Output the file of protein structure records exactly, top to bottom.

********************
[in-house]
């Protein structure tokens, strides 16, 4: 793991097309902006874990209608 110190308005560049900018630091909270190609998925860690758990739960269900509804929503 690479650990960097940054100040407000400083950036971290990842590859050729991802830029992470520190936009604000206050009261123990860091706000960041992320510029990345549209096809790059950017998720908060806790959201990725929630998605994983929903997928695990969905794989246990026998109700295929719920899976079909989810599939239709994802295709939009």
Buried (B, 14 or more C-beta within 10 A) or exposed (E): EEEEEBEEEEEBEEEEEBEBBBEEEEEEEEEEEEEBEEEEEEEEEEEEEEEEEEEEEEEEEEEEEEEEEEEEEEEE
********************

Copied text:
[in-house]
């Protein structure tokens, strides 16, 4: 793991097309902006874990209608 110190308005560049900018630091909270190609998925860690758990739960269900509804929503 690479650990960097940054100040407000400083950036971290990842590859050729991802830029992470520190936009604000206050009261123990860091706000960041992320510029990345549209096809790059950017998720908060806790959201990725929630998605994983929903997928695990969905794989246990026998109700295929719920899976079909989810599939239709994802295709939009």
Buried (B, 14 or more C-beta within 10 A) or exposed (E): EEEEEBEEEEEBEEEEEBEBBBEEEEEEEEEEEEEBEEEEEEEEEEEEEEEEEEEEEEEEEEEEEEEEEEEEEEEE